EXPLAINED: Nigerian Music Has A Streaming Farm Problem
BNXN and Ruger's latest spat reveals the industry-wide phenomenon that has been growing alongside the music
BNXN and Ruger's latest spat reveals the industry-wide phenomenon that has been growing alongside the music
In recent years Afropop has been on the rise. Its standard for music-making and live performances has bolstered, while the fans—who make sure the music pops—have taken a more active position in their criticism and commentary, creating globally-recognised fan bases and spurring conversation on social media. Some days ago, BNXN (fka Buju) and Ruger continued to clash their swords in honour of a supposed battle of artistic superiority.
Anyone who has closely followed online discussions this year knows the nature of the beef between both artists. Initially stoked several months ago, it has become a periodic activity to engage whimsically, sparking heated, comic-relief-esque conversation from listeners on both sides of the artist divide. Well, to be honest, there’s no doubt the Nigerian audience can appreciate how diverse the artists are: while Ruger imbibes the Dancehall ethos which has earned him credible reception, BNXN is closer to the R&B tradition, weaning saccharine ballads with sufficient doses of realism and romantic trajectory.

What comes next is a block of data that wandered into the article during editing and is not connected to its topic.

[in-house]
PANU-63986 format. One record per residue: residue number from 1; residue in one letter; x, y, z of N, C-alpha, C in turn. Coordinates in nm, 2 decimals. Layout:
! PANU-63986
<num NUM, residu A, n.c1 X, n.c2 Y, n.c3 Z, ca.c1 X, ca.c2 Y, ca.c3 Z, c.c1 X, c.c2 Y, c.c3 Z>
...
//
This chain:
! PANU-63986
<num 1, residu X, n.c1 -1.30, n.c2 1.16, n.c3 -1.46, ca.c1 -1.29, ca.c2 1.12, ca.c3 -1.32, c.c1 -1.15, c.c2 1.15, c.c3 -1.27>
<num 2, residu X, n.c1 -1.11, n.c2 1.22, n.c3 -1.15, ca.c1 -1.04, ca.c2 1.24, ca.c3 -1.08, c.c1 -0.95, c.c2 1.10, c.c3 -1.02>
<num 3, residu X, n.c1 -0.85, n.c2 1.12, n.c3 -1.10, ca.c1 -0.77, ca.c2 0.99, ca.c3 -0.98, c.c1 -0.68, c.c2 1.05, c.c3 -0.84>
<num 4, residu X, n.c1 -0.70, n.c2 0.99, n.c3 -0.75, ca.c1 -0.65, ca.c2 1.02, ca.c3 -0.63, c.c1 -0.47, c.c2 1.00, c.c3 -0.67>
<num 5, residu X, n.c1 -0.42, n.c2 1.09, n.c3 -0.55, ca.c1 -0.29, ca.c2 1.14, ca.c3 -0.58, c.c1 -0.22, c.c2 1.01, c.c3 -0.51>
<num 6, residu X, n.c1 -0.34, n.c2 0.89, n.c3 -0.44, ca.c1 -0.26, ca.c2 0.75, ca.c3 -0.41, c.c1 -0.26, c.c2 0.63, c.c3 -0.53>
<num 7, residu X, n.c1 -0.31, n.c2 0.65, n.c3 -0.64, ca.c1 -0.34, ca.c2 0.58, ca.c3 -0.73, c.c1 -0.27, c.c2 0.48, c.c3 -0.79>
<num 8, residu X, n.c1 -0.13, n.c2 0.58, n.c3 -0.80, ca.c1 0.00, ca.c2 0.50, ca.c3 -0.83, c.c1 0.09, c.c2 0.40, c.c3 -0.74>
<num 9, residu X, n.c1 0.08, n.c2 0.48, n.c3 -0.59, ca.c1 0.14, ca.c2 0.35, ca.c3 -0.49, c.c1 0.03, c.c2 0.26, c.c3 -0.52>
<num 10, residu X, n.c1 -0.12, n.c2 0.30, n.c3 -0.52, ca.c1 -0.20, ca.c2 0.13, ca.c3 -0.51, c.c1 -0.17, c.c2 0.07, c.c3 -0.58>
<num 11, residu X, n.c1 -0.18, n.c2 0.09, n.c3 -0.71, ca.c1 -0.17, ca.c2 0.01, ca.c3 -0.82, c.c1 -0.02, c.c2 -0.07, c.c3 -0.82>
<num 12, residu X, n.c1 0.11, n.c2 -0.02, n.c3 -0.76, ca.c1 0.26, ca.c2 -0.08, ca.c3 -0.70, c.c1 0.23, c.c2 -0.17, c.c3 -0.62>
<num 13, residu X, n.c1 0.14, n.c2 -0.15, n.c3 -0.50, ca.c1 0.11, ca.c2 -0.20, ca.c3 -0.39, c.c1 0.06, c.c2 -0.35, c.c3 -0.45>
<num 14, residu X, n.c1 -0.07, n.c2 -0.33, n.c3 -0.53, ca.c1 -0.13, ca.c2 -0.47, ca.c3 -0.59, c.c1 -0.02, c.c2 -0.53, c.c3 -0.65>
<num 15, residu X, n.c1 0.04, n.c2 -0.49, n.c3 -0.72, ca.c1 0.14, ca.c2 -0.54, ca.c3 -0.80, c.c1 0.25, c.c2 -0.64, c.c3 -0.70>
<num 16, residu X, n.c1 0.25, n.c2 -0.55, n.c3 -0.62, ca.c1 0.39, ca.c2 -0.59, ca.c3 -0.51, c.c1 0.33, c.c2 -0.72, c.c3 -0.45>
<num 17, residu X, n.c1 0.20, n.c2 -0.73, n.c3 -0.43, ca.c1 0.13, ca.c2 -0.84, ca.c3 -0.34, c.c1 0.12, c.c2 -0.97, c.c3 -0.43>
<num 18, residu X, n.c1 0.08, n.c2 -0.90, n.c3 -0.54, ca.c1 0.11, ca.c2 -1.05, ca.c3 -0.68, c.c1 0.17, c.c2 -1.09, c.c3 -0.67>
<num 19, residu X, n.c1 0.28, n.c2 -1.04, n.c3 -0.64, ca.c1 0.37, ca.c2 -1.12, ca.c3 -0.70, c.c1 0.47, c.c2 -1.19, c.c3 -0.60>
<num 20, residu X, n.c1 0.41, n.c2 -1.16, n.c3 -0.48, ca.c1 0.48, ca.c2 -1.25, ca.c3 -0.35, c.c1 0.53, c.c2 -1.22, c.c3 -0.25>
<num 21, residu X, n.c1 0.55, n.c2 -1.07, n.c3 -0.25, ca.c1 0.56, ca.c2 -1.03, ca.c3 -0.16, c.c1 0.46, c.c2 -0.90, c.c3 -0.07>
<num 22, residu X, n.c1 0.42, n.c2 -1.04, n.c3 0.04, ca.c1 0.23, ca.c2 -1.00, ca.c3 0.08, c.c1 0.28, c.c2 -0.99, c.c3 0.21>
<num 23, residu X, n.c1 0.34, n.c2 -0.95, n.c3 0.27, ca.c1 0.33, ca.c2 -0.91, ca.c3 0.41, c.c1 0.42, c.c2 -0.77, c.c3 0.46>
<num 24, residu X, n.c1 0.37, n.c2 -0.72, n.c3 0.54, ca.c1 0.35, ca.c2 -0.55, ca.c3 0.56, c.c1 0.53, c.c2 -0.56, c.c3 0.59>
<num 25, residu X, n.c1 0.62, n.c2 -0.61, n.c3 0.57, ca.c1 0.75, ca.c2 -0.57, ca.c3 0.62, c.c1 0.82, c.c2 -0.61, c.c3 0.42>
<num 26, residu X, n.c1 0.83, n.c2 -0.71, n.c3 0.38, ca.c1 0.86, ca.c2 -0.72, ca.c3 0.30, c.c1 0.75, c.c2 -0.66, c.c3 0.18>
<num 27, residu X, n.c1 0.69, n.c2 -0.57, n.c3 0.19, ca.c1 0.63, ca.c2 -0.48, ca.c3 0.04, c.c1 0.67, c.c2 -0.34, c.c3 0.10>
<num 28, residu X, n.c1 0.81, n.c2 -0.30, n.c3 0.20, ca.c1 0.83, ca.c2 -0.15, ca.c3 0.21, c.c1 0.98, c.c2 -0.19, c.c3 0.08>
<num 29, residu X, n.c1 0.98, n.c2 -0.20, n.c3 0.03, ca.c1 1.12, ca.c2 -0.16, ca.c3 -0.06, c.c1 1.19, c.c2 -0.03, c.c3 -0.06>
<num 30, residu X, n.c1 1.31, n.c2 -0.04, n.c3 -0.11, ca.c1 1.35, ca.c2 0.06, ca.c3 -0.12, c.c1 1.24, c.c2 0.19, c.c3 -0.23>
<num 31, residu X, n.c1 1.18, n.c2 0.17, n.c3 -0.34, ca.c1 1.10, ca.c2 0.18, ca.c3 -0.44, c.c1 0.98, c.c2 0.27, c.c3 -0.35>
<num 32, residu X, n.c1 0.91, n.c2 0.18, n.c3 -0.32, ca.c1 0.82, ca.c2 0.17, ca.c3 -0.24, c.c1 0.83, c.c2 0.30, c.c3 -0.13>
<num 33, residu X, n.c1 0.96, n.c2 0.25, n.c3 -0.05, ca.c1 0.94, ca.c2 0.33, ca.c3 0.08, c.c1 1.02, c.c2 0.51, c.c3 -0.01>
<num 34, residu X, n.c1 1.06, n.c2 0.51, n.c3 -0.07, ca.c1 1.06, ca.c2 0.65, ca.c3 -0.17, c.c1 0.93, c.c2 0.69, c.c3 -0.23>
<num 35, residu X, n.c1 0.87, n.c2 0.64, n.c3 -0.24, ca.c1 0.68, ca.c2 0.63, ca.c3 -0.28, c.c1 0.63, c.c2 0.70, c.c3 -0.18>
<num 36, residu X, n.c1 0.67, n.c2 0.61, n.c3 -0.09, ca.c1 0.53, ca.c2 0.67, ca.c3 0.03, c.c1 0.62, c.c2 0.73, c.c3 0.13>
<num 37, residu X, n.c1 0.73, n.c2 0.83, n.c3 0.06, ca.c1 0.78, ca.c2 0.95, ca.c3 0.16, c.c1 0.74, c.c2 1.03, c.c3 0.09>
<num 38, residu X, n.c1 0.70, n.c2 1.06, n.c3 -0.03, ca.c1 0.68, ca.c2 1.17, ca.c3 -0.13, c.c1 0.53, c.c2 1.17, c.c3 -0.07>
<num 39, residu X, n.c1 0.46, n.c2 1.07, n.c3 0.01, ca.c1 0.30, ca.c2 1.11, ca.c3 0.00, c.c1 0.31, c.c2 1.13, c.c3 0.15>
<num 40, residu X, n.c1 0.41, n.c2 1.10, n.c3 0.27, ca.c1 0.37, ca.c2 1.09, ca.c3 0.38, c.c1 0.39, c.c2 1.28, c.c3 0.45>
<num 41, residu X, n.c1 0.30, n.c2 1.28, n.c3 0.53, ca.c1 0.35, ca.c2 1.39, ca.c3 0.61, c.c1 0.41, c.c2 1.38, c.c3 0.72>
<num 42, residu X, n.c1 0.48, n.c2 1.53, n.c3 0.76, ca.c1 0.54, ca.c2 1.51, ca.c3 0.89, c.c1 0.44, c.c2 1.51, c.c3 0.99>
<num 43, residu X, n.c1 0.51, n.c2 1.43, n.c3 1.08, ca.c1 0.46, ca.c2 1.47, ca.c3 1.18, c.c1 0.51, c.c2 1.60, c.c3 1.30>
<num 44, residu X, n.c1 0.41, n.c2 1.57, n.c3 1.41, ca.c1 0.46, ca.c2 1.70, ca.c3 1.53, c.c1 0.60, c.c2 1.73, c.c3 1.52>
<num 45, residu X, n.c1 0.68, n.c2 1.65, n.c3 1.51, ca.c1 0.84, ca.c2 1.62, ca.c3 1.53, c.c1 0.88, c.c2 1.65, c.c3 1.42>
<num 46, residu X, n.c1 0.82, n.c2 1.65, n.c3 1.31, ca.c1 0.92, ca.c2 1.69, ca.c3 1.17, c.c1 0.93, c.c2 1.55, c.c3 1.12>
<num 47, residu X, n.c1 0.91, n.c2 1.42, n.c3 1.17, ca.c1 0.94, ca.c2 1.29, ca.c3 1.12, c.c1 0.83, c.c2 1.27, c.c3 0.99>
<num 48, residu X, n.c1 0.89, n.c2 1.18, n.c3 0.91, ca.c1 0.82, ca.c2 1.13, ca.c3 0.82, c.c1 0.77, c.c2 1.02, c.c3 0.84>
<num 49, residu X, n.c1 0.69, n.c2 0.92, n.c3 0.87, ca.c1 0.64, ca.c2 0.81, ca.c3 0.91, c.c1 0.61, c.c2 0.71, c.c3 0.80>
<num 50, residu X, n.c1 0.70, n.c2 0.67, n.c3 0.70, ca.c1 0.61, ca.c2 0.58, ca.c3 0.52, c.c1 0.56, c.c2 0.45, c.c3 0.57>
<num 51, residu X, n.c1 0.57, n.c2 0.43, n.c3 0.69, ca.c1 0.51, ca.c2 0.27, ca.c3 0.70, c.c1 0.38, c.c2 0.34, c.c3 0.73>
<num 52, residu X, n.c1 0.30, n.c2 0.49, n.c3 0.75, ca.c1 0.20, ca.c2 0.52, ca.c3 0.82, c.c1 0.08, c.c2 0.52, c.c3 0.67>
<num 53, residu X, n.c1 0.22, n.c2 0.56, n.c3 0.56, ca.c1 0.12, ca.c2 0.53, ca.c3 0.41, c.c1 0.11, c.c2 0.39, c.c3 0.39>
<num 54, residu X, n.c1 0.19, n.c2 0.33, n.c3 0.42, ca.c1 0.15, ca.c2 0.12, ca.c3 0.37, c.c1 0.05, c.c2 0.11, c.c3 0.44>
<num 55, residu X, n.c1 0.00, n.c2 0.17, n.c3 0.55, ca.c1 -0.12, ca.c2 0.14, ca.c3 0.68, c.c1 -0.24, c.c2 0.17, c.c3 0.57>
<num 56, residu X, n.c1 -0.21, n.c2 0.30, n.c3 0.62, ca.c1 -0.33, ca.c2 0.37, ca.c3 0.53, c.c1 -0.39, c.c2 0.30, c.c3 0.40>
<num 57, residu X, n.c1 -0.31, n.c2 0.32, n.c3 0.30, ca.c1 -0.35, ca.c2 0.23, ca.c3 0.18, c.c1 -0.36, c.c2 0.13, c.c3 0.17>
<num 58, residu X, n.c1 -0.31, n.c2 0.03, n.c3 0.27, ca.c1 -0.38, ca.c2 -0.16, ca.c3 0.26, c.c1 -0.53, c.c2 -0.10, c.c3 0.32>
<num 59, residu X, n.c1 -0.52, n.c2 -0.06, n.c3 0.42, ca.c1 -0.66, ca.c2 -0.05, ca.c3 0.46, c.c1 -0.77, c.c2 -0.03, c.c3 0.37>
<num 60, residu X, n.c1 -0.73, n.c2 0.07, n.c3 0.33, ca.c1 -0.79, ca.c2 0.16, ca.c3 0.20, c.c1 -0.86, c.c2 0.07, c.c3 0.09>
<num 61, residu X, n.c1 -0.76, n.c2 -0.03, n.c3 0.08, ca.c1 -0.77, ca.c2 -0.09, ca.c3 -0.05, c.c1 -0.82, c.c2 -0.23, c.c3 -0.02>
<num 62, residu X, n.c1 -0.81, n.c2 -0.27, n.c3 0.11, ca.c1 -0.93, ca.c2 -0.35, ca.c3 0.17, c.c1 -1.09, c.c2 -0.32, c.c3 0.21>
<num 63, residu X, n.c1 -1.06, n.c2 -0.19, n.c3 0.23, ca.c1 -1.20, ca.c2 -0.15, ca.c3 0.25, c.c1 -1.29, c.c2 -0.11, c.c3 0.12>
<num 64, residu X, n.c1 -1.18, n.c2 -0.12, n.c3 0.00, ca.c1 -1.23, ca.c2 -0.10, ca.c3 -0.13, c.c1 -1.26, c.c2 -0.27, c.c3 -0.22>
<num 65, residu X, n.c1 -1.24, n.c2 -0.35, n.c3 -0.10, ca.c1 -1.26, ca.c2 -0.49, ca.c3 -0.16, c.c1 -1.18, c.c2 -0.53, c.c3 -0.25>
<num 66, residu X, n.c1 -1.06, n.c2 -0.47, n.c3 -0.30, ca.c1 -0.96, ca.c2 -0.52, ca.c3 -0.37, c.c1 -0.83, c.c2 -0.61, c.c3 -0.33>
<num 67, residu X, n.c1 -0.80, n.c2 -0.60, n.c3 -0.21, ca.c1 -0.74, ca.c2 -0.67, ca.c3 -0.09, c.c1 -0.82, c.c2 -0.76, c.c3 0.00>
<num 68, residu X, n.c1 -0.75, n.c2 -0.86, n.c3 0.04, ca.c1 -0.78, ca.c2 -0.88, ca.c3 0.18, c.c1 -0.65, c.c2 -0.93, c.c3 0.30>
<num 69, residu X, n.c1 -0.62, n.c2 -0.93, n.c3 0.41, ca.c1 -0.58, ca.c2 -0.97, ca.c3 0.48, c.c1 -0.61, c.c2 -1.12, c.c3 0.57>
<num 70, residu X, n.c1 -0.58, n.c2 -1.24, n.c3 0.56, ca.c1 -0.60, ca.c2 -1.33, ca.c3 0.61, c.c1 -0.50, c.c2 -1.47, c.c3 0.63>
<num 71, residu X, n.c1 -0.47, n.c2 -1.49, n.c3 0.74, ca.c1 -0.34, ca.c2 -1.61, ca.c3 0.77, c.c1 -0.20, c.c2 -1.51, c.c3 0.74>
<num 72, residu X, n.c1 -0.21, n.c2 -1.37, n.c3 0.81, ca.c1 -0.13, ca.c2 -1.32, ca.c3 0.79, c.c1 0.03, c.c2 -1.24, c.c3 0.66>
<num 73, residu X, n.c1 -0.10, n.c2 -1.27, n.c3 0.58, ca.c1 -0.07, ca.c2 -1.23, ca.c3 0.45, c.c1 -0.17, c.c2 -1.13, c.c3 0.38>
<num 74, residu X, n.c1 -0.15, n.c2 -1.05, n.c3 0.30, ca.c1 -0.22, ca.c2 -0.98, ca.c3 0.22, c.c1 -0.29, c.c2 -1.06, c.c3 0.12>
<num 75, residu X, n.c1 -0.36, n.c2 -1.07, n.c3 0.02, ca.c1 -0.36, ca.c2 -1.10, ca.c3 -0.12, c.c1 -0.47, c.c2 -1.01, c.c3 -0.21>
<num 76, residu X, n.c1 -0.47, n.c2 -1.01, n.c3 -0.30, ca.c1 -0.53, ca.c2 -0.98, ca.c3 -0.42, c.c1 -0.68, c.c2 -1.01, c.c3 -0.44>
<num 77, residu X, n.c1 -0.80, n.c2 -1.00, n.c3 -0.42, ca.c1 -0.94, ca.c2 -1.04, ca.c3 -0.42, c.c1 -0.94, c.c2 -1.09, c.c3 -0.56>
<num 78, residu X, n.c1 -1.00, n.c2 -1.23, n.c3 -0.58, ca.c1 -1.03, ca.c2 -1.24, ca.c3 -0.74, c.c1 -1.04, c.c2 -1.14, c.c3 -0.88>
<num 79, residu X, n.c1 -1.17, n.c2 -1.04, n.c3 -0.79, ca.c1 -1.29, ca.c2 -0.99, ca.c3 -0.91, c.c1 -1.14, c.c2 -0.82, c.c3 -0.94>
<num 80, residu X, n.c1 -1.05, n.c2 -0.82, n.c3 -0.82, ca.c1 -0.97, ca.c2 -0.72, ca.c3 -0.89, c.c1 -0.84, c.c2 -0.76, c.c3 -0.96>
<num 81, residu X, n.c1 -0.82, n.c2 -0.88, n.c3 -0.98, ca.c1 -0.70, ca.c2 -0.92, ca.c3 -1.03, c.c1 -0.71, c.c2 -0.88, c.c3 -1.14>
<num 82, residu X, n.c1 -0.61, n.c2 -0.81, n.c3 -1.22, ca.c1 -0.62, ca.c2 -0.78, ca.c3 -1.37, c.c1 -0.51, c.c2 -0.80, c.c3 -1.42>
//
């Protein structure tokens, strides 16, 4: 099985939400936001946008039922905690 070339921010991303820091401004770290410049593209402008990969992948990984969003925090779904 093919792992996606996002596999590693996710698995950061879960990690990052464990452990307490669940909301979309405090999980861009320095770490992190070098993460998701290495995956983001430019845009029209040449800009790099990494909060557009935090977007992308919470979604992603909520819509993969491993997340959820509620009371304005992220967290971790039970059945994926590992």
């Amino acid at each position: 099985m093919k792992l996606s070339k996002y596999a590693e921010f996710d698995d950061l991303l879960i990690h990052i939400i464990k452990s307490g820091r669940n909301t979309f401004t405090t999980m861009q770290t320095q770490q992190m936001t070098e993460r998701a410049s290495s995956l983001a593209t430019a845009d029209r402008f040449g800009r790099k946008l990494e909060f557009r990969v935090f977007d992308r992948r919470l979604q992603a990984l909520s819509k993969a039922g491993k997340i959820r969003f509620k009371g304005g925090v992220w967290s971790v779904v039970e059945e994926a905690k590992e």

What’s really happening in the industry? Is this streaming farms real?
Buju ruger pic.twitter.com/hiHX6vgWpB
— Wizkid Fc (@wizkid_broda) November 23, 2022
The previous tiff however spawned the more enduring conversation of streaming farms, a phenomenon that’s been in the music business for as long as streaming has been the primary method of distributing music. While Afropop has been on the rise, that acclaim is mostly earned as a result of the musicians’ acceptability outside the shores of the continent. Understanding the business side has progressed slowly but gradually, as background industry players usually prefer to work in relative anonymity. This means the knowledge behind the talent hasn’t been acknowledged as much, but the generated interest on streaming farms no doubt repurposes that light in a deserved direction that gradually espouses the workings of the game.